More Redirection

As we learned in chapter 6 of TLCL, I/O redirection is one of the most useful and powerful features of the shell. With redirection, our commands can send and receive streams of data to and from files and devices, as well as allow us to connect different programs together into pipelines.

In this adventure, we will look at redirection in a little more depth to see how it works and to discover some additional features and useful redirection techniques.

What's Really Going On

Whenever a new program is run on the system, the kernel creates a table of file descriptors for the program to use. File descriptors are pointers to files. By convention, the first 3 entries in the table (descriptors 0, 1, and 2) are used as standard input (stdin), standard output (stdout), and standard error (stderr). Initially, all three descriptors point to the terminal device (which the system treats as a read/write file), so that standard input comes from the keyboard and standard output and standard error go to the terminal display.

When a program is started as a child process of another (for instance, when we run an executable program in the shell), the newly launched program inherits a copy of the parent's file descriptor table. Redirection is the process of manipulating the file descriptors so that input and output can be routed from/to different files.

The shell hides the presence of file descriptors in common redirections such as:

command > file

where we redirect standard output to a file, but the full syntax of the redirection operator includes an optional file descriptor. We could write the above statement this way and it would have exactly the same effect:

command 1> file

As a convenience, the shell assumes we want to redirect standard output if the file descriptor is omitted. Likewise, the following two statements are equivalent when referring to standard input:

command < file

command 0< file

Duplicating File Descriptors

It is sometimes desirable to write more than one output stream (for example standard output and standard error) to the same file. To do this, we would write something like this:

command > file 2>&1

We'll add the assumed file descriptor to the first redirection to make things a little clearer:

command 1> file 2>&1

This is an example of duplication. When we read this statement, we see that file descriptor 1 is changed from pointing to the terminal device to instead pointing to file. This is followed by the the second redirection that causes file descriptor 2 to be a duplicate (i.e., it points to the same file) of file descriptor 1. When we look at things this way, it's easy to see why the order of redirections is important. For example, if we reverse the order:

command 2>&1 1> file

file descriptor 2 becomes a duplicate of file descriptor 1 (which points to the terminal) and then file descriptor 1 is set to point to file. When all is said and done, file descriptor 1 points to file while file descriptor 2 still points to the terminal.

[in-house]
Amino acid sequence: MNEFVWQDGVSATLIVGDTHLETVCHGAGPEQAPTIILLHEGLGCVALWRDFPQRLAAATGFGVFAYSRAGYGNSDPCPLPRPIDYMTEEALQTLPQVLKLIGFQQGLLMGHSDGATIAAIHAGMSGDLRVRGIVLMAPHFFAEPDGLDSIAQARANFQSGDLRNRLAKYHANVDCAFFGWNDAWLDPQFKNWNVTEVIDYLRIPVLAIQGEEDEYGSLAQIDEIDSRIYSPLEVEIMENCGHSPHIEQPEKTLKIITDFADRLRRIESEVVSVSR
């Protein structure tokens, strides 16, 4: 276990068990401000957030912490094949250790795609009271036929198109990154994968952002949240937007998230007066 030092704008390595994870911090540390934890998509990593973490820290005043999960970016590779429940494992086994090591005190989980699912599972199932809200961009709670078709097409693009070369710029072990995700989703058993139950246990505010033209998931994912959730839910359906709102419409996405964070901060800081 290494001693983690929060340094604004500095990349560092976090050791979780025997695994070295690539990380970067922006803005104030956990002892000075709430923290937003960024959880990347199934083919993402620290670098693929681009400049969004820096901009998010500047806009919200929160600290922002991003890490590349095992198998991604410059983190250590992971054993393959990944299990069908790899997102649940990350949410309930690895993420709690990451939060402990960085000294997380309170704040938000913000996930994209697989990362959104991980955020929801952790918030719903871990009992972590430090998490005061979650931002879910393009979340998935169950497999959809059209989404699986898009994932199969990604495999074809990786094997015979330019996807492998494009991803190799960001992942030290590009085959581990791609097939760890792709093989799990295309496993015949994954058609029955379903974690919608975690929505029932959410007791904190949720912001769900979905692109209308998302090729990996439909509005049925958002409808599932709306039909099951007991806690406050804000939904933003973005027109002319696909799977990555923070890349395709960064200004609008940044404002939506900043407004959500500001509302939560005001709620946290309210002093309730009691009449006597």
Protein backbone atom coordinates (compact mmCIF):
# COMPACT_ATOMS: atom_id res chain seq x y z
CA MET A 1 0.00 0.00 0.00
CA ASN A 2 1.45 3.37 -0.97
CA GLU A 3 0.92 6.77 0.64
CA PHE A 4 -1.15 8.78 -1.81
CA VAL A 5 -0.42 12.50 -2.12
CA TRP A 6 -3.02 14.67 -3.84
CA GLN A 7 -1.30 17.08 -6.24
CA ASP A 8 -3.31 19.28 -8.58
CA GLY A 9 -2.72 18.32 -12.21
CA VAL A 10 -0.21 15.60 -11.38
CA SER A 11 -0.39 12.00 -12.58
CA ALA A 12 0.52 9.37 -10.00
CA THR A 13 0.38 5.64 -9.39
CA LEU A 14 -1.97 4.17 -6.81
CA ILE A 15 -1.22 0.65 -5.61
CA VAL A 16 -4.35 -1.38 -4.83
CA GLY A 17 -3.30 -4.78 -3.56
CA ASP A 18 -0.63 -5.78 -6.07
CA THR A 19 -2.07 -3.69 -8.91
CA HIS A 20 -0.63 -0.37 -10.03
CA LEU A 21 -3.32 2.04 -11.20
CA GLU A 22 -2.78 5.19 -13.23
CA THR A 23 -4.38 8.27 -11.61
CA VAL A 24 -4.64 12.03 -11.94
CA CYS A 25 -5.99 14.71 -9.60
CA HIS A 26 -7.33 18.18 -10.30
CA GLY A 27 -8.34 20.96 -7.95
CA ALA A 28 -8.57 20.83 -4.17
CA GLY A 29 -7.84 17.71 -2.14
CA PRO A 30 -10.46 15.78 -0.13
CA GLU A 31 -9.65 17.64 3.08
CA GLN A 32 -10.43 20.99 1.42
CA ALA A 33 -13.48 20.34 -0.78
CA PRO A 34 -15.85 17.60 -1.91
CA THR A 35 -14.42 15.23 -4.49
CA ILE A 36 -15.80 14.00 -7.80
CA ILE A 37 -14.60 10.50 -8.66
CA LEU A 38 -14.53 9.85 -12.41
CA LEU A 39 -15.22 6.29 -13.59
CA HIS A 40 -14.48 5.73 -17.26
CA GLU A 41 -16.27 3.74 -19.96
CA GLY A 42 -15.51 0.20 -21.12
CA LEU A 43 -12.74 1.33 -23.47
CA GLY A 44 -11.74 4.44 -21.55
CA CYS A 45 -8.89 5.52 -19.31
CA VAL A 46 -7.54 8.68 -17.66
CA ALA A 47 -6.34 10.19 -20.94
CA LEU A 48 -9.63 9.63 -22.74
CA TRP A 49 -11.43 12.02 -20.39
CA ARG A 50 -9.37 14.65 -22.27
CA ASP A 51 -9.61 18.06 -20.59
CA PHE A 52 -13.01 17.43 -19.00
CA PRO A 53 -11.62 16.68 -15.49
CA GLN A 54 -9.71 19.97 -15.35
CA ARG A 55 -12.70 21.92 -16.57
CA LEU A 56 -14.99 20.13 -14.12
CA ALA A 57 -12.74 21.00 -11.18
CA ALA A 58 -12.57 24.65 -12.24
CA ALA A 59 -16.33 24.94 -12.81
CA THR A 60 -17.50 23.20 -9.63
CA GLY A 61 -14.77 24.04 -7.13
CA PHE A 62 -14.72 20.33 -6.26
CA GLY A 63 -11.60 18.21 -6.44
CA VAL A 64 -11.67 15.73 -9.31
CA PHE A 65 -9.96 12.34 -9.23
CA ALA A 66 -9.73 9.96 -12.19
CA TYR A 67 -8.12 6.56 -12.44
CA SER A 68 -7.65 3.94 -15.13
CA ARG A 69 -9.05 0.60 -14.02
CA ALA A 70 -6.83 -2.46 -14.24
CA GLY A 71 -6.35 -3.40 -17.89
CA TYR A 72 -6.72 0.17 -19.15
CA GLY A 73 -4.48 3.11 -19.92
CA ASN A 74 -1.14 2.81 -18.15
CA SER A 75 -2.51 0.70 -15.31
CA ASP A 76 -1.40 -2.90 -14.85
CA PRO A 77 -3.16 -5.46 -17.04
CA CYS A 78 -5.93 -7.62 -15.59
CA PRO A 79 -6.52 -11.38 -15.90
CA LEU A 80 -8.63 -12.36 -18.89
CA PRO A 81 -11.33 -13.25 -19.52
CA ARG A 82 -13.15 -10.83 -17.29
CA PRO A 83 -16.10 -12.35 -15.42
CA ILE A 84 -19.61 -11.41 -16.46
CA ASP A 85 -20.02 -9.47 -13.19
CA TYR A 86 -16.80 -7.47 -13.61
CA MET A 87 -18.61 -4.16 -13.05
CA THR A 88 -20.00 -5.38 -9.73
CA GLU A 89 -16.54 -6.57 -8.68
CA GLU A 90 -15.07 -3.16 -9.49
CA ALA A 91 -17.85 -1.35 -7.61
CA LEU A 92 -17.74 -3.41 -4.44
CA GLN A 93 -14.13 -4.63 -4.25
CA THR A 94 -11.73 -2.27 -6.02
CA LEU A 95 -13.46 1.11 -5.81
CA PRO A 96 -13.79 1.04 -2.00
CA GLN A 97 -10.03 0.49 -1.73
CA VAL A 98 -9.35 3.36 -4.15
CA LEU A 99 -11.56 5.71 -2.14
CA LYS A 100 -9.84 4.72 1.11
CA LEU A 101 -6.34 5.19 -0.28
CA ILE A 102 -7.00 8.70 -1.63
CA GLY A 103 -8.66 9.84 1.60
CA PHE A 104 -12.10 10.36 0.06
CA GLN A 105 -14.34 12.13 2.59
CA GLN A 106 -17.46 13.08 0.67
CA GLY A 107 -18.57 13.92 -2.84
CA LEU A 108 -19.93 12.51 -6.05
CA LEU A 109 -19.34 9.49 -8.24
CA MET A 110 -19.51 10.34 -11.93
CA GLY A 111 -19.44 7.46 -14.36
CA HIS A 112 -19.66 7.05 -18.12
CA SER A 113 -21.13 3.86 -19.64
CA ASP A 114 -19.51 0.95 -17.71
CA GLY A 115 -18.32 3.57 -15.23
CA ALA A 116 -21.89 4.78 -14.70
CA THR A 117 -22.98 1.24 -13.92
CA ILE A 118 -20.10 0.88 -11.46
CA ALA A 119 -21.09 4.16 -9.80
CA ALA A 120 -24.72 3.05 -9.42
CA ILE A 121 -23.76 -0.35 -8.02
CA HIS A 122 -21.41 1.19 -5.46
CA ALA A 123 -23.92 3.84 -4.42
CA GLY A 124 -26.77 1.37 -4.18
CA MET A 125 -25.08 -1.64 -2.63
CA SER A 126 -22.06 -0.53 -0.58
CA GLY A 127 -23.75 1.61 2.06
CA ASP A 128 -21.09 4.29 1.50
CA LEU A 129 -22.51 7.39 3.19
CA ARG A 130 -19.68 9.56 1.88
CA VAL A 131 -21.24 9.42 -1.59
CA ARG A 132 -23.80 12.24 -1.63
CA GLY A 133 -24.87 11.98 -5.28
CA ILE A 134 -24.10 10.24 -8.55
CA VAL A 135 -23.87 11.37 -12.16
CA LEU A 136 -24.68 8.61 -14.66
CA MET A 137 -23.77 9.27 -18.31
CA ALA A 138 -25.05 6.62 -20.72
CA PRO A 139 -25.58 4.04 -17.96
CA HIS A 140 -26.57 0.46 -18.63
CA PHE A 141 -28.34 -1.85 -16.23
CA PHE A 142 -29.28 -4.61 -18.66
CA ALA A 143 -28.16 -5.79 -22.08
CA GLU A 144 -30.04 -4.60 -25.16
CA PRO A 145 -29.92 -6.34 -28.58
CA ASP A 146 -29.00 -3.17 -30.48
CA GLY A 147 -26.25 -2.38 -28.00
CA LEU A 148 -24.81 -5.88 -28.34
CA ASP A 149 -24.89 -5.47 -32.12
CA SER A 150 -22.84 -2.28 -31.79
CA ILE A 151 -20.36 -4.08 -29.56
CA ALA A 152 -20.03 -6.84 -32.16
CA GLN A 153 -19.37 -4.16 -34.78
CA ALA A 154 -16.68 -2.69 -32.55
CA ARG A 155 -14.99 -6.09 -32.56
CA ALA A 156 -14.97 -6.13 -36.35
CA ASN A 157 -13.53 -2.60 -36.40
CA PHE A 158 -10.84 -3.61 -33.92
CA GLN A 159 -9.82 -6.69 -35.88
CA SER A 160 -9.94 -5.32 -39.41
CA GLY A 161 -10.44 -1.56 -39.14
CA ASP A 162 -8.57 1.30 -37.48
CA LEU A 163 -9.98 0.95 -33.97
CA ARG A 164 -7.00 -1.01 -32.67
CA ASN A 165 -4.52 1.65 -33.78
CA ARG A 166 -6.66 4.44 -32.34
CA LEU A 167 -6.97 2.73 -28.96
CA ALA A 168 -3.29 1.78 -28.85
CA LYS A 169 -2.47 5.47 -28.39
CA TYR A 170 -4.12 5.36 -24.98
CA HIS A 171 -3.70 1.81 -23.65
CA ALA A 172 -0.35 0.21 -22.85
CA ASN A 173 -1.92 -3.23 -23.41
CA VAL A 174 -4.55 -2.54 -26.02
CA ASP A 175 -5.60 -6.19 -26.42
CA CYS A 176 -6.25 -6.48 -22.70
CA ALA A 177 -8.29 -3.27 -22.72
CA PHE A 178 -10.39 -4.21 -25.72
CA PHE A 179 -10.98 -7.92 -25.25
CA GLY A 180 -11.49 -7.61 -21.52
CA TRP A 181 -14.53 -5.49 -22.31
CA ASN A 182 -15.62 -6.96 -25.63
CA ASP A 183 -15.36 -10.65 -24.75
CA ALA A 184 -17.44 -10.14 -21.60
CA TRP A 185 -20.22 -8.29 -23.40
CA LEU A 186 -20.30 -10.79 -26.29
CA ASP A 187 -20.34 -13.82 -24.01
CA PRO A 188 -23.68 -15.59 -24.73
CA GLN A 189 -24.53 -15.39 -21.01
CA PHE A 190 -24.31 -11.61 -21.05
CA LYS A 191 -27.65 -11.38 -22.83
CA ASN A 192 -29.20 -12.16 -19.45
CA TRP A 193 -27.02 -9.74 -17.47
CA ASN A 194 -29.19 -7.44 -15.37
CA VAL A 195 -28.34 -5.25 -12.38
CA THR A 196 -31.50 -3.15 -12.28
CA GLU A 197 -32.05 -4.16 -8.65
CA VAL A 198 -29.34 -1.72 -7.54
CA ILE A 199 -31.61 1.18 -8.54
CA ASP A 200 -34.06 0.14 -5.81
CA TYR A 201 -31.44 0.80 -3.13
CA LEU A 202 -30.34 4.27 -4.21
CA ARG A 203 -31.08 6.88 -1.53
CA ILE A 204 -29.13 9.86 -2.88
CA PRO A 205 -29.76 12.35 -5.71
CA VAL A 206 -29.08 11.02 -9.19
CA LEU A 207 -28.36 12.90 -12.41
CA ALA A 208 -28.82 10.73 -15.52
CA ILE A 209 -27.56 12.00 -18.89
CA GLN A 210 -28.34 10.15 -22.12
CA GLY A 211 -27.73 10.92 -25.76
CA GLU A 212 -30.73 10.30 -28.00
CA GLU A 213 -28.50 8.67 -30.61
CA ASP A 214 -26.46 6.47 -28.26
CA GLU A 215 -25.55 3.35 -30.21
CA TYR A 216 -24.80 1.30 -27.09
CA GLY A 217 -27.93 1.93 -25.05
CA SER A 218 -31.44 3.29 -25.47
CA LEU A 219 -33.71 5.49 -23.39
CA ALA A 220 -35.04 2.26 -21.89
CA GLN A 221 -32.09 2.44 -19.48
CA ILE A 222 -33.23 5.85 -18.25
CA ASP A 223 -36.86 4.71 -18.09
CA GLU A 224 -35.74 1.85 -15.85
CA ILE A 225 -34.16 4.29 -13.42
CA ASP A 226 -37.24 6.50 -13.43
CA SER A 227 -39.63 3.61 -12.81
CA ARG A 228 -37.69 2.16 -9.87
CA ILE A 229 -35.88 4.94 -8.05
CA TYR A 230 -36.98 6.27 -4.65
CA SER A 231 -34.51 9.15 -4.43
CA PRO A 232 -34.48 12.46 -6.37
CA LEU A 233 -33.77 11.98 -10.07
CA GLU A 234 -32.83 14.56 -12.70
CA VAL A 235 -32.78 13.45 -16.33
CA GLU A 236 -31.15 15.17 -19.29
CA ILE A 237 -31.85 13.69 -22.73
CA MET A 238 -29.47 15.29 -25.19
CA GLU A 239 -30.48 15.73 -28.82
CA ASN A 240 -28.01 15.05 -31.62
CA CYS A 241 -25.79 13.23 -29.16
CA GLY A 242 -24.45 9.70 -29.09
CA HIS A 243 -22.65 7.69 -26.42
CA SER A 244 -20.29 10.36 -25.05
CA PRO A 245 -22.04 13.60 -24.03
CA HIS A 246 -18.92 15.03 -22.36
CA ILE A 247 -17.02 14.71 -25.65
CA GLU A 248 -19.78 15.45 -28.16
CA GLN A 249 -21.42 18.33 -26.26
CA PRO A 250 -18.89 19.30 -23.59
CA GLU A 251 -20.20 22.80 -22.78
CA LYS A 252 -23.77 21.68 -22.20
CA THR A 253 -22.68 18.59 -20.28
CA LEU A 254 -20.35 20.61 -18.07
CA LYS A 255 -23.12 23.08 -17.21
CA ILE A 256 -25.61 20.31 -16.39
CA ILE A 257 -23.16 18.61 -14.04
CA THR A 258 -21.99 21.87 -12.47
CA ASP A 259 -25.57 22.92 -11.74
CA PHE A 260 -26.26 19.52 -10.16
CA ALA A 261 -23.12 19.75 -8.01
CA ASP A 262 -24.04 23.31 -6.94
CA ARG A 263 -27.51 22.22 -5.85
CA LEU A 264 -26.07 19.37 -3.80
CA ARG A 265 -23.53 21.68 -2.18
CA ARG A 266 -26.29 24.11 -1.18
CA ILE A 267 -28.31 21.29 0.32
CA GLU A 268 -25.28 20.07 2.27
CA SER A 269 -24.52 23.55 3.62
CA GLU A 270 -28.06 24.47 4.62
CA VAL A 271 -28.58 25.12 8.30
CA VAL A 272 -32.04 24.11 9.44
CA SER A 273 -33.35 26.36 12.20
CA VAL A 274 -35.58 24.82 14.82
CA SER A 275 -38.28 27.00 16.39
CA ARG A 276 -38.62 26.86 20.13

exec

Before we go any farther, we need to take a brief detour and talk about a shell builtin that we didn't cover in TLCL. This builtin is named exec and it does some interesting things. Its main purpose is to terminate the shell and launch another program in its place. This is often used in startup scripts that initiate system services. However, it is not common in scripts used for other purposes.

Usage of exec is described below:

exec [program] [redirections]

program is the name of the program that will start and take the place of the shell. redirections are the redirections to be used by the new program.

One feature of exec is useful for our study of redirection. If program is omitted, any specified redirections are performed on the current shell. For example, if we included this near the beginning of a script:

exec 1> output.txt

from that point on, every command using standard output would send its data to output.txt. It should be noted that if this trick is performed by a script, it is no longer possible to redirect that script's output at runtime using the command line. For example, if we had the following script:

#!/bin/bash

# exec-test - Test external redirection and exec

exec 1> ~/foo1.txt
echo "Boo."

# End of script

and tried to invoke it with redirection:

me@linuxbox ~ $ ./exec-test > ~/foo2.txt

the attempted redirection would have no effect. The word "Boo" would still be written to the file foo1.txt, not foo2.txt as specified on the command line. This is because the redirection performed inside the script via exec is performed after the redirection on the command line, and thus, takes precedence.

Another way we can use exec is to open and close additional file descriptors. While we most often use descriptors 0, 1, and 2, it is possible to use others. Here are examples of opening and closing file descriptor 3:

# Open fd 3
exec 3> some_file.txt

# Close fd 3
exec 3>&-